Solving the income puzzle
In 1974 a Hungarian design teacher and puzzle enthusiast assembled his first cube-shaped puzzle and called it the Magic Cube. The puzzler was Erno Rubik, and shortly after his initial creation, Ideal Toy Corp licensed the cube and renamed it The Rubik's Cube. It is estimated that over 350 million Rubik's Cubes have been sold, making it the most popular toy in history.
There are 42 Quintillion possibilities but only one correct solution for this famous puzzle. It took Erno Rubik a month to figure it out, today there is a guide that teaches you the solution in 45 minutes, and the current Rubik’s Cube world record is just 4.22 seconds. That incredible record is only possible because the puzzle stays the same with no changes to the number, size, shape or colour of the twenty-seven small cubes.
Unfortunately, for many investors the solution to their income needs is getting more challenging over time rather than easier. It really is a puzzle.
We’ve looked in bewilderment at the negative rates experience in offshore markets, particularly in Europe. Why would you pay a bank to hold your money? It just doesn’t make sense.
In Australia, we still have positive interest rates, but that’s just on face value. When you account for inflation, running at 2.2% according to the RBA, you're losing money by holding cash. This is commonly referred to as the value of an asset in ‘real terms’.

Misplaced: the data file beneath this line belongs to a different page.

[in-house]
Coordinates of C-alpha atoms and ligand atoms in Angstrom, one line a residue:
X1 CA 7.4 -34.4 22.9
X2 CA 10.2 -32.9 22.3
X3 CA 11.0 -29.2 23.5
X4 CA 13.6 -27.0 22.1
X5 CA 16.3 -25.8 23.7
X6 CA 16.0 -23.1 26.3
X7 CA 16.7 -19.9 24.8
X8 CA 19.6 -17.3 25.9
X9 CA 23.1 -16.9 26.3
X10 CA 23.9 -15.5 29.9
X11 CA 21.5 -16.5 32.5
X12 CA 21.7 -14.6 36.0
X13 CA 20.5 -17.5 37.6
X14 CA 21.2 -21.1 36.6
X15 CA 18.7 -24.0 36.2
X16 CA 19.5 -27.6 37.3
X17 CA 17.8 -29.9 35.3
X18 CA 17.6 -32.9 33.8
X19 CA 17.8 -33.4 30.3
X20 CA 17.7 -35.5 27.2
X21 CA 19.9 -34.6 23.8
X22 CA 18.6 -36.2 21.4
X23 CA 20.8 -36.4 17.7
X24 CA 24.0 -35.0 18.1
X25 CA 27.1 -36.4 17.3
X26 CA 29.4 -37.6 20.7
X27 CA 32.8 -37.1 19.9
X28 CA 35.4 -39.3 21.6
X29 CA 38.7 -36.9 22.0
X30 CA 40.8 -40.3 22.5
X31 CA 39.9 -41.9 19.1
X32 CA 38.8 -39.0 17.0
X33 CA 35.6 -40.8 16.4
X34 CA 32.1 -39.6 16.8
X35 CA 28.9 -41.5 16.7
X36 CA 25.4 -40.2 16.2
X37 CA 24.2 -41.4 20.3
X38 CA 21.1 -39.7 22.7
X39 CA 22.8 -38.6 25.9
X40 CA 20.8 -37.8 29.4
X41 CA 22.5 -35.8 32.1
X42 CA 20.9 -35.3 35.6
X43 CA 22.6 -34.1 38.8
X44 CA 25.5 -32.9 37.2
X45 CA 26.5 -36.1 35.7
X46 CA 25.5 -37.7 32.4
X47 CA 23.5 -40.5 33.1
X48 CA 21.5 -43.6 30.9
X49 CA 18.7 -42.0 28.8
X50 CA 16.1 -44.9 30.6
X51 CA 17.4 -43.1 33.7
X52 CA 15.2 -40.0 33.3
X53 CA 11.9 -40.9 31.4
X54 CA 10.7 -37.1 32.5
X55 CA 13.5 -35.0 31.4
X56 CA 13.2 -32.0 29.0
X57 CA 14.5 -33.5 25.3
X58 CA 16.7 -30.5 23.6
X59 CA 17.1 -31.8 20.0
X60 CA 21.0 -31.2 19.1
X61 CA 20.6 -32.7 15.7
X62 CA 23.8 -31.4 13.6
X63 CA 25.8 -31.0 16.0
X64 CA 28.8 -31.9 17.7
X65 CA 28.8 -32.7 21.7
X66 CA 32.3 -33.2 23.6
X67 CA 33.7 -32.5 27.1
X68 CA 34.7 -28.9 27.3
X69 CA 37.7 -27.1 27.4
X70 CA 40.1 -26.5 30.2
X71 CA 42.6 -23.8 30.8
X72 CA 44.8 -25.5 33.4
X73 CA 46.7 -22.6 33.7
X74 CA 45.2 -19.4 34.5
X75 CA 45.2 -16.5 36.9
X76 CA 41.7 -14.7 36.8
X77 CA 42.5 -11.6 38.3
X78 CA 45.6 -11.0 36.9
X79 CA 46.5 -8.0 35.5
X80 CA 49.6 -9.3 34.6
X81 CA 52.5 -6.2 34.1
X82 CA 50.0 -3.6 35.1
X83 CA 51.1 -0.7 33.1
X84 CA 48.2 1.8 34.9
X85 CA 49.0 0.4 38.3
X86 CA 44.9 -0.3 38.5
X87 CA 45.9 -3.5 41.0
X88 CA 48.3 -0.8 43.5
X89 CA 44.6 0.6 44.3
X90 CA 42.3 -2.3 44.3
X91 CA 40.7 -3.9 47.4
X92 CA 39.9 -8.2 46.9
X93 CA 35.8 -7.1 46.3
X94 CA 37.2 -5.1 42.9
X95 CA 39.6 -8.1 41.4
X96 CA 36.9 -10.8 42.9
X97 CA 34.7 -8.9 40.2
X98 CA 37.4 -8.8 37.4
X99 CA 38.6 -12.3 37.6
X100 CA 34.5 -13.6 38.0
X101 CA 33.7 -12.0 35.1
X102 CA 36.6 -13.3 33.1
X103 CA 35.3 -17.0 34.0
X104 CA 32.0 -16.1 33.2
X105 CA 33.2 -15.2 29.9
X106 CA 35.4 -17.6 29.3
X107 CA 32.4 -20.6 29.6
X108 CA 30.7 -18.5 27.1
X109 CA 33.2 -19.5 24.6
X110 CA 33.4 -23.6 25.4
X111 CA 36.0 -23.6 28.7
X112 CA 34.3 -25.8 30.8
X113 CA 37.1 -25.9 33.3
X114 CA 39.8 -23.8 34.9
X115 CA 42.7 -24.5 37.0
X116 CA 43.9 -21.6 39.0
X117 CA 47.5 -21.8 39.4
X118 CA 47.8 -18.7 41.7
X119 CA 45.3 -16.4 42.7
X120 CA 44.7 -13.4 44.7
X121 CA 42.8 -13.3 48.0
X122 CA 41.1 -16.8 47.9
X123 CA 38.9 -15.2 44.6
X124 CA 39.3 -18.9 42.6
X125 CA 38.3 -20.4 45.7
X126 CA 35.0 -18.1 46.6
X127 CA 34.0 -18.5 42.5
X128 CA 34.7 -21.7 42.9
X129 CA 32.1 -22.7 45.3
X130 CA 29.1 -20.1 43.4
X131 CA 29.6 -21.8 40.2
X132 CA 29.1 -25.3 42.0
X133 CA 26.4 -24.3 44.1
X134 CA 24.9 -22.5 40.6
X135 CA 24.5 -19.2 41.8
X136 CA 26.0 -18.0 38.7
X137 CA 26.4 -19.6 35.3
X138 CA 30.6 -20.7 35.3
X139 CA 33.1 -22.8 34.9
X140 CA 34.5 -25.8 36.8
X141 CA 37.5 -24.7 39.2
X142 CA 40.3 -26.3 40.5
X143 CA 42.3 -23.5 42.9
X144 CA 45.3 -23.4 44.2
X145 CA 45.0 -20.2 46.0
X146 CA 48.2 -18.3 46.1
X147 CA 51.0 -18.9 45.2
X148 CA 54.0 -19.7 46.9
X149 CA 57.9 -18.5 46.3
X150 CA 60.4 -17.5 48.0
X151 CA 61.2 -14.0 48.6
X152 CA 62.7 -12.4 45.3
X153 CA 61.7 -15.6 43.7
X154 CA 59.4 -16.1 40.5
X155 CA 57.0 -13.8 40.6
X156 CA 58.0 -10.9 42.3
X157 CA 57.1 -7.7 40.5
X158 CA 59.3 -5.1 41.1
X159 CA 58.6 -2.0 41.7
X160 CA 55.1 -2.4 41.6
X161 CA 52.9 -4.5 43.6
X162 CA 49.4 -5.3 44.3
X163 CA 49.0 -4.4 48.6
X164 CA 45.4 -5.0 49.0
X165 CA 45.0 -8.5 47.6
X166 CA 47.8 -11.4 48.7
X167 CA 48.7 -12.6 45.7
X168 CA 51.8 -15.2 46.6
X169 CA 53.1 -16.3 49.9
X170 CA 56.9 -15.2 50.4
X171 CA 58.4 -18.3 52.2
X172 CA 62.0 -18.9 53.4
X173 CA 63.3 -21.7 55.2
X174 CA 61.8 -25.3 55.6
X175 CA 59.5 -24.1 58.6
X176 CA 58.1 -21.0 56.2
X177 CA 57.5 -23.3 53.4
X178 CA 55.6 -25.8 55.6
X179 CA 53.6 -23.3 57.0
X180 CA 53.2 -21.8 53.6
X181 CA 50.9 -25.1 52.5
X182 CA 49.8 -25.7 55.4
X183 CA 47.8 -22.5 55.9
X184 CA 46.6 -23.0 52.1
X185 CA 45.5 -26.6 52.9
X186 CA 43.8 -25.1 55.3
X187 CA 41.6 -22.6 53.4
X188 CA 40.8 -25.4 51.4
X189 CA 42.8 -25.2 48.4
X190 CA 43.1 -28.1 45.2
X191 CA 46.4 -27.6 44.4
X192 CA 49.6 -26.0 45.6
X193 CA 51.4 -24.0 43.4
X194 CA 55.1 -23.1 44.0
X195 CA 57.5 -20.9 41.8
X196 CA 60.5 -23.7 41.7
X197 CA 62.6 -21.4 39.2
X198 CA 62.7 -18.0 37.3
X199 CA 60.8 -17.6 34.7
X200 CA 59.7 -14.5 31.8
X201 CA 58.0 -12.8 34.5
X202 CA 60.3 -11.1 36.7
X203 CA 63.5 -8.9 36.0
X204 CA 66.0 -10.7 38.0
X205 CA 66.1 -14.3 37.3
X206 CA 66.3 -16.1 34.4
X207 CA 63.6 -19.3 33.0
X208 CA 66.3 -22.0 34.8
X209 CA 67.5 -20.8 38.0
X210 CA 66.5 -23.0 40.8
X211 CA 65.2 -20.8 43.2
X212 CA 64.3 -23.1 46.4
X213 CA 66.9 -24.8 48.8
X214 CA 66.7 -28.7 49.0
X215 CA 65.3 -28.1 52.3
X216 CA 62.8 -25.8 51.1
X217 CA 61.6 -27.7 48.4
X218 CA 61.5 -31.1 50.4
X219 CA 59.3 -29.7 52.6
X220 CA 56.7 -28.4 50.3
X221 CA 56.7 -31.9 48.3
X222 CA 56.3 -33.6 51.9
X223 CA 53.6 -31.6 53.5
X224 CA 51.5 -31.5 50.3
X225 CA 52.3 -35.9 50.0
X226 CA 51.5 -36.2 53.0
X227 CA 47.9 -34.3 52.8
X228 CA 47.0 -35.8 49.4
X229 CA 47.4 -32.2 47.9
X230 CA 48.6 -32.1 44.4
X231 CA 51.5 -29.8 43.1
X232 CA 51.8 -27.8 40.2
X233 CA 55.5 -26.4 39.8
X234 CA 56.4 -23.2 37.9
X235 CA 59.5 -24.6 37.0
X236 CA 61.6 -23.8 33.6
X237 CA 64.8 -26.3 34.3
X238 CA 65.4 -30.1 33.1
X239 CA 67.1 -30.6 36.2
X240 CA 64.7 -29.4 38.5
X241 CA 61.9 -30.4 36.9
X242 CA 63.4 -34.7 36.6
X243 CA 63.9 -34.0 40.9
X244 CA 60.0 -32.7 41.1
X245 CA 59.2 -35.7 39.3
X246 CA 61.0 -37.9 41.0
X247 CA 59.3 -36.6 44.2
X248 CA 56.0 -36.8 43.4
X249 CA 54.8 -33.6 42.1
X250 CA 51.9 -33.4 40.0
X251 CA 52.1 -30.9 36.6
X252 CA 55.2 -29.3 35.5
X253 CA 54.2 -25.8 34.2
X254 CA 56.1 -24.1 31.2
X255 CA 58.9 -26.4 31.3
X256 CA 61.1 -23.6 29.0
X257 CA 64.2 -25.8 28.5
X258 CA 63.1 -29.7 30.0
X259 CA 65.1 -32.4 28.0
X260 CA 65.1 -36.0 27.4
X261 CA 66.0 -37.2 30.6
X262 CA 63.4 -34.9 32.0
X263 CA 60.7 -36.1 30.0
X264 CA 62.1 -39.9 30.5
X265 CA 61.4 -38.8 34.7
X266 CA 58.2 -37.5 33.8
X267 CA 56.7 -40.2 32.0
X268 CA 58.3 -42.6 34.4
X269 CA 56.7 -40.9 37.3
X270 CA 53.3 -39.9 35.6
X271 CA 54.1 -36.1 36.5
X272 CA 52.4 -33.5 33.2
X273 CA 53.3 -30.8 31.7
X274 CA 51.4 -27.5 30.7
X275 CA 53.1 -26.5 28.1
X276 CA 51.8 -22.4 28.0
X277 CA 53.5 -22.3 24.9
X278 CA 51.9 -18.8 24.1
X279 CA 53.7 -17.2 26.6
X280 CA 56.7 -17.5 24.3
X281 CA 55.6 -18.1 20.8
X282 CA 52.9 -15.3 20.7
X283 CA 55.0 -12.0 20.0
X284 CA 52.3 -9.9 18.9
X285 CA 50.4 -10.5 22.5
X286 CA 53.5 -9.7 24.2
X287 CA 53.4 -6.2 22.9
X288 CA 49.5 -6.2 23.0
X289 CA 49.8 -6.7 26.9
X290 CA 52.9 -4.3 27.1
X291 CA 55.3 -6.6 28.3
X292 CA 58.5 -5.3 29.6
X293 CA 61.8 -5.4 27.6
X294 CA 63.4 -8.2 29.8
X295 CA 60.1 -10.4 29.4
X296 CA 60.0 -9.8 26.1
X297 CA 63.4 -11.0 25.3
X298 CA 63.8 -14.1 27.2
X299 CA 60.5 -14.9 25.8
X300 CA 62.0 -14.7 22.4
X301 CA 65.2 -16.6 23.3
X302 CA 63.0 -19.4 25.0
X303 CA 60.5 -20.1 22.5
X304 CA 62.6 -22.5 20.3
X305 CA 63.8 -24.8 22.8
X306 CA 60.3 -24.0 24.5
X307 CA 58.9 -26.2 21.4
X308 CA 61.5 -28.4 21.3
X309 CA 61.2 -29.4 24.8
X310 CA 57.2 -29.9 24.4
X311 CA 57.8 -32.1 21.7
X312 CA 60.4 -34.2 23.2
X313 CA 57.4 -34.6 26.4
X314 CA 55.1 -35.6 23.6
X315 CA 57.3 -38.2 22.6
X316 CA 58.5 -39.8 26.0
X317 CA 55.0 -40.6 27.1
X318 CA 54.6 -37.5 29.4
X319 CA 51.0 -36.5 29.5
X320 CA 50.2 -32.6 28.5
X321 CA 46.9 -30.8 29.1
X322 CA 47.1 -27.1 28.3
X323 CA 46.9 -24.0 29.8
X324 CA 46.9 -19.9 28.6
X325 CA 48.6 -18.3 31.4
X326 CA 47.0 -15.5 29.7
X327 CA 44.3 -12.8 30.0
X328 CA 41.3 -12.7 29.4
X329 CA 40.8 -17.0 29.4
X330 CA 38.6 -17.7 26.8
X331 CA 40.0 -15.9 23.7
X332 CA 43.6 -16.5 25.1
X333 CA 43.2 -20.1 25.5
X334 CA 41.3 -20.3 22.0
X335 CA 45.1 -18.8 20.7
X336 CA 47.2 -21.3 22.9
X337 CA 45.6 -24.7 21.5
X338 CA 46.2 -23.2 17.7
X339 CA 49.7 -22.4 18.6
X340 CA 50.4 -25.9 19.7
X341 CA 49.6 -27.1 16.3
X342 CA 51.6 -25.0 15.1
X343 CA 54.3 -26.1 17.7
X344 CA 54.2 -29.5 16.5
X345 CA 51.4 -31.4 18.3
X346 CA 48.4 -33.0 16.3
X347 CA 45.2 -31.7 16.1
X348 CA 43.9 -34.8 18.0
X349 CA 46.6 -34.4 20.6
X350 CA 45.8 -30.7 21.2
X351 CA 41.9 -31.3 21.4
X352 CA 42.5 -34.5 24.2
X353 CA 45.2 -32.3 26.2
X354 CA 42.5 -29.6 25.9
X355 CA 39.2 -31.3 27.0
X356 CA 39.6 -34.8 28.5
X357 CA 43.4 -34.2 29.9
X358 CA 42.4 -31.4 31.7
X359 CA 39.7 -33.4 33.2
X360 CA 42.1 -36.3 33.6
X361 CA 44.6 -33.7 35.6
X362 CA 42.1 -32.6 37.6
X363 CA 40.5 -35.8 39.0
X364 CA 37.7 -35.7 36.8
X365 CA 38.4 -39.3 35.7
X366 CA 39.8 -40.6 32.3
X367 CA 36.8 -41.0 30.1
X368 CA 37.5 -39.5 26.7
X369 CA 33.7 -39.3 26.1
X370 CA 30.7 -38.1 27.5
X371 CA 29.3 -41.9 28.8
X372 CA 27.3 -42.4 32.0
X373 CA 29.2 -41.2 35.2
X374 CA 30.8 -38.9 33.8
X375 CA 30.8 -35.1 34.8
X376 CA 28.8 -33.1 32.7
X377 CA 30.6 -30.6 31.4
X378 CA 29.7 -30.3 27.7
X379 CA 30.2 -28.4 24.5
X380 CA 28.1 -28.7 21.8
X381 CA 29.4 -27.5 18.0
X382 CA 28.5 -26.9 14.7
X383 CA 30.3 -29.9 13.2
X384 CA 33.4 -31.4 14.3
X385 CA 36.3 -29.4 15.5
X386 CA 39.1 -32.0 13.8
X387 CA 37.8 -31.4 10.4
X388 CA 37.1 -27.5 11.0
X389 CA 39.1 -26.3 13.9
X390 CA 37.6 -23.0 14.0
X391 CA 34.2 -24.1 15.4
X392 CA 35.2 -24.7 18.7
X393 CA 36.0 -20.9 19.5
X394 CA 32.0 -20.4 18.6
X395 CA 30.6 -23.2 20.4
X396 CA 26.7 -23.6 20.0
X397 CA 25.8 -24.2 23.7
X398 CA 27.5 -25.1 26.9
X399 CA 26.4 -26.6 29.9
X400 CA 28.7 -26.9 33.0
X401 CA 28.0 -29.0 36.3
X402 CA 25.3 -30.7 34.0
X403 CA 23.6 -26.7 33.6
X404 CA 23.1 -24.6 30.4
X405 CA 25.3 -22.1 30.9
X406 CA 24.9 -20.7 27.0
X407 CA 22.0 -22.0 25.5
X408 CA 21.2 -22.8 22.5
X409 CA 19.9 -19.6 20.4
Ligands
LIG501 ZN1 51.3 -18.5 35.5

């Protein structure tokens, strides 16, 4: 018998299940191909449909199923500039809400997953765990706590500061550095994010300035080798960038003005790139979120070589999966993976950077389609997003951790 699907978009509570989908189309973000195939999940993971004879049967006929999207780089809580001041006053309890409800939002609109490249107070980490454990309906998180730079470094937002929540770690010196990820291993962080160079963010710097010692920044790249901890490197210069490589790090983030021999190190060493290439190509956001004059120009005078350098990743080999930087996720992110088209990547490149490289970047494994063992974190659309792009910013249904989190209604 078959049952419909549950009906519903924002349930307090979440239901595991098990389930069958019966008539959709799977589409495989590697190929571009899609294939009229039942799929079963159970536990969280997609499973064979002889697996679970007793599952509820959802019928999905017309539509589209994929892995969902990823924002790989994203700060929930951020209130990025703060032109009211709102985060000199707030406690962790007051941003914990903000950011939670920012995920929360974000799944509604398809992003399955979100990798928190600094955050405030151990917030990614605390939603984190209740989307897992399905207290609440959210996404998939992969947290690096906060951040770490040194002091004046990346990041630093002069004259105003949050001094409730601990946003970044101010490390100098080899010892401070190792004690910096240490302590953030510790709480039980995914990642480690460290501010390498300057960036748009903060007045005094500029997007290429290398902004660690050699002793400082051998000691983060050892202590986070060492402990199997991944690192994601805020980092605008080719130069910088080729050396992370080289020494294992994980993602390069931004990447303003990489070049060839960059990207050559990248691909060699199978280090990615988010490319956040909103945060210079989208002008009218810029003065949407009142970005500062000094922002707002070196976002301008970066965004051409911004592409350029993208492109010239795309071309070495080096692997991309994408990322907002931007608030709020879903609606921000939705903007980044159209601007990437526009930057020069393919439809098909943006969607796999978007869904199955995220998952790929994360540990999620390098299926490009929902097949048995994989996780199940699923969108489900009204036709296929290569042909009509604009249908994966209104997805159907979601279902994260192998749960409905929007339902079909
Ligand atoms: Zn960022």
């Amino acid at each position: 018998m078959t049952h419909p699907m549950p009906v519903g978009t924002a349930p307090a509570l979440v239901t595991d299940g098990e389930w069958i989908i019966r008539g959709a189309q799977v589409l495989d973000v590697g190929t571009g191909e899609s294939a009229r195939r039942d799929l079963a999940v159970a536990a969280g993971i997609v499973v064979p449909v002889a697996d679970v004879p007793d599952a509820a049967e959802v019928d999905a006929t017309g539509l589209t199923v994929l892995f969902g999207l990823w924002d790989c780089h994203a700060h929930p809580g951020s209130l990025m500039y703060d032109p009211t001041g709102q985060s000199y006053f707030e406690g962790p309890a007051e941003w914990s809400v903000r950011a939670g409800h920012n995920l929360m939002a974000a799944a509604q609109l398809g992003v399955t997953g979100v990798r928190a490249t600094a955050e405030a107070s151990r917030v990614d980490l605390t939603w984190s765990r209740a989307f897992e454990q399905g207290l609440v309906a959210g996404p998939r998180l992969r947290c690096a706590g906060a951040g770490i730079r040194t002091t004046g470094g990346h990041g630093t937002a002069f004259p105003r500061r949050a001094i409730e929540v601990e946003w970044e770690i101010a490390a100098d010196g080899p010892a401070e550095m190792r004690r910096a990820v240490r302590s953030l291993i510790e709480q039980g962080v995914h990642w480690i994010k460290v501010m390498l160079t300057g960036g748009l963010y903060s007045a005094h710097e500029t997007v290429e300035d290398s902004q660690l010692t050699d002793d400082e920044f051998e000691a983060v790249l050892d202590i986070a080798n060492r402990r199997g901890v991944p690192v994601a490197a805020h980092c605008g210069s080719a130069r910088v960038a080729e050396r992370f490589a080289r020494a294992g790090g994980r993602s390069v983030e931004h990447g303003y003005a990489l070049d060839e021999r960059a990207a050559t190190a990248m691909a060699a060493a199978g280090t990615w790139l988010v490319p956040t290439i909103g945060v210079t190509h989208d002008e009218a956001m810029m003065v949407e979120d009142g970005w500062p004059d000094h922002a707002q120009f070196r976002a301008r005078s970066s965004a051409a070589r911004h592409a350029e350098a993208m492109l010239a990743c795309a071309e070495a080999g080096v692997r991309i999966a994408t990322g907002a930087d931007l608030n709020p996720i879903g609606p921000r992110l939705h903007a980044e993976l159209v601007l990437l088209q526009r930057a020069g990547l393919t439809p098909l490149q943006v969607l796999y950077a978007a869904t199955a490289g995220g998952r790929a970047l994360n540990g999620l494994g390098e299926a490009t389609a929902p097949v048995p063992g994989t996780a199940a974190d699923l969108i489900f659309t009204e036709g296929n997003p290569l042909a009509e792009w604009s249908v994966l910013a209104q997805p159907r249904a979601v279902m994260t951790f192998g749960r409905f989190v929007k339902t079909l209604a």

Piles of cash on the sideline
With that backdrop, I was somewhat surprised at the results from a recent survey of Livewire readers and their investment intentions in the year ahead. What caught my eye was how much cash is sitting on the sidelines, assets effectively losing value. The results showed that roughly 35% of respondents were holding cash levels between 20% and 50%, an additional 14% of investors surveyed are sitting on cash levels above 50%.
I get that people may have raised cash in the sell-off, and I also appreciate that people like the optionality that comes with holding some cash. Individual circumstances vary, but it stood out as a large amount sitting on the sidelines.
The results also showed that one in four of investors surveyed currently use term deposits to execute their strategy. I did a quick around the grounds, and the absolute best rate I could find was 2.15% p.a. … but you have to lock your cash up for five years, leave it with an institution you’ve probably never heard of and even then you’re still going backwards in ‘real terms’. A term deposit at one of the big four will pay you about 0.85% on a 12-month term. Investing $100,000 for 12 months will leave you with $98,650, again in ‘real terms’.
That’s probably why only 6% said they were planning to use term deposits in the year ahead. It would be reasonable to conclude that at least some of the money currently sitting in term deposits will start looking for a new home.
At the other end of the spectrum are the ever-popular fully franked dividends spinning out of Australia’s listed companies. The tax incentive is a clear kicker, and there is no doubt that dividends are an essential part of the solution. Share price falls have been tolerated, but in recent times dividend cuts and deferrals have put the spotlight on the Achilles heel of strategies too heavily reliant on dividends.
The chart below highlights the drop in expected dividends across several major sectors. An investor relying on the market for their income should be preparing for a ~22% hit compared to the prior year.
Chart: Market Expectations for dividend yield comparison: May 2019 – May 2020
Source: FactSet & Nikko Asset Management
More choice, not all good